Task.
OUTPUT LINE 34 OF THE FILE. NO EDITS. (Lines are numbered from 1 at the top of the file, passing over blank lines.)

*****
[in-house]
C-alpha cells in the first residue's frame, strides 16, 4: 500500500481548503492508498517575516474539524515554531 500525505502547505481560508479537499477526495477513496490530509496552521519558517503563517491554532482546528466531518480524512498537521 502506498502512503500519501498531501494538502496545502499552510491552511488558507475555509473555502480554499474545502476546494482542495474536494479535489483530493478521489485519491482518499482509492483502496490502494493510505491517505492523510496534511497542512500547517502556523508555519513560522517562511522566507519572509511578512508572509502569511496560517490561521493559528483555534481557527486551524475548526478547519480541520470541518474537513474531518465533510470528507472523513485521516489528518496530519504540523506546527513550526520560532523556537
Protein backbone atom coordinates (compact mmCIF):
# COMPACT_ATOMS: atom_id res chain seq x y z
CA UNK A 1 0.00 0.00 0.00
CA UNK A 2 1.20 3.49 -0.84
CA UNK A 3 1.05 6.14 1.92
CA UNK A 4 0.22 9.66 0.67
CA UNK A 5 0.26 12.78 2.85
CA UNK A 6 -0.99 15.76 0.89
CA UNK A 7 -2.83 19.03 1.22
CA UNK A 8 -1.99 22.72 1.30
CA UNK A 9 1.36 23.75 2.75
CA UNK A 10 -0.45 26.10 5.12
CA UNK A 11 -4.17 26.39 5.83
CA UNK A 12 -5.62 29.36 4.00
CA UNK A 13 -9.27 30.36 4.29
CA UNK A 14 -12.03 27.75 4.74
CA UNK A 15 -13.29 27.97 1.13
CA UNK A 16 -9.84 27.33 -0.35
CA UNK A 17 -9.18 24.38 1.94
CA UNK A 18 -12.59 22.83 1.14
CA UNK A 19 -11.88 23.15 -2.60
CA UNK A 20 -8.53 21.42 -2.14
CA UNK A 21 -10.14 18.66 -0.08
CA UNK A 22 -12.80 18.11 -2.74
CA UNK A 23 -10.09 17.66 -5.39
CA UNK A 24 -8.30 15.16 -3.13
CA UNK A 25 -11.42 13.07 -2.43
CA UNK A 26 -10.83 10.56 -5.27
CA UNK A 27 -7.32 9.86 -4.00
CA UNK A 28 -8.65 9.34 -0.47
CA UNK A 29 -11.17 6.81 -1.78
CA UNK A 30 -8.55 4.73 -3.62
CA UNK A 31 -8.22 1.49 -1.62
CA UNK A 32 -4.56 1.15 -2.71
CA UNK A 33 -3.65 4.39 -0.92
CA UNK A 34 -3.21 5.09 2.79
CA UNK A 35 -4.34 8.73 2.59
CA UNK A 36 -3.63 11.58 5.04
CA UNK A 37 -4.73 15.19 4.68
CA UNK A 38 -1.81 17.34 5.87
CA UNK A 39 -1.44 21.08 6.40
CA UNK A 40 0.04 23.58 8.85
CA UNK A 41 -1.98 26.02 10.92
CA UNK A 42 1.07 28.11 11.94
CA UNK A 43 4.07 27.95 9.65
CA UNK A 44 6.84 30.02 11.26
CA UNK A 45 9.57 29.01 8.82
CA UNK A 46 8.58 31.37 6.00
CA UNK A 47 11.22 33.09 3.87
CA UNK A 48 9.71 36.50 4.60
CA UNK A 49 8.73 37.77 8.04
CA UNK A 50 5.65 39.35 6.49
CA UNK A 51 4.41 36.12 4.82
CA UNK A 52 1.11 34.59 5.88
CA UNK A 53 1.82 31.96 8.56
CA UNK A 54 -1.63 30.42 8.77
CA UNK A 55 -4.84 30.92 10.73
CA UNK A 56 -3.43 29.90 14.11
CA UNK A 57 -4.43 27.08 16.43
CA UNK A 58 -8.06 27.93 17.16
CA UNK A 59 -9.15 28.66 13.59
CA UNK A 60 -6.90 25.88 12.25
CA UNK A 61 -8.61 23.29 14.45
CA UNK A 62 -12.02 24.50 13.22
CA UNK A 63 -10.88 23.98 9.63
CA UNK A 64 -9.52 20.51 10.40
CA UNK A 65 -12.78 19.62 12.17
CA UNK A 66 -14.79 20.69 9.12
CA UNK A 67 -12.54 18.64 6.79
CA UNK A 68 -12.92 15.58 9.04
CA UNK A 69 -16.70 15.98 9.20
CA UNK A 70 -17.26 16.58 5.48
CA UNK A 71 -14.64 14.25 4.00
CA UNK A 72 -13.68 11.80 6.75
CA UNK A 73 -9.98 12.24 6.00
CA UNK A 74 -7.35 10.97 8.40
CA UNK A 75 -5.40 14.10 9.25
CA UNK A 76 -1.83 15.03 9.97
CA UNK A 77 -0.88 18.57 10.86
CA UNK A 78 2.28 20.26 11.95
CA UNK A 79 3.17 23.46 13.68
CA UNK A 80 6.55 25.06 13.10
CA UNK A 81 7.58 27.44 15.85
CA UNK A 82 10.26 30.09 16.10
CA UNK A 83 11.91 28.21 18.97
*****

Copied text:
CA UNK A 30 -8.55 4.73 -3.62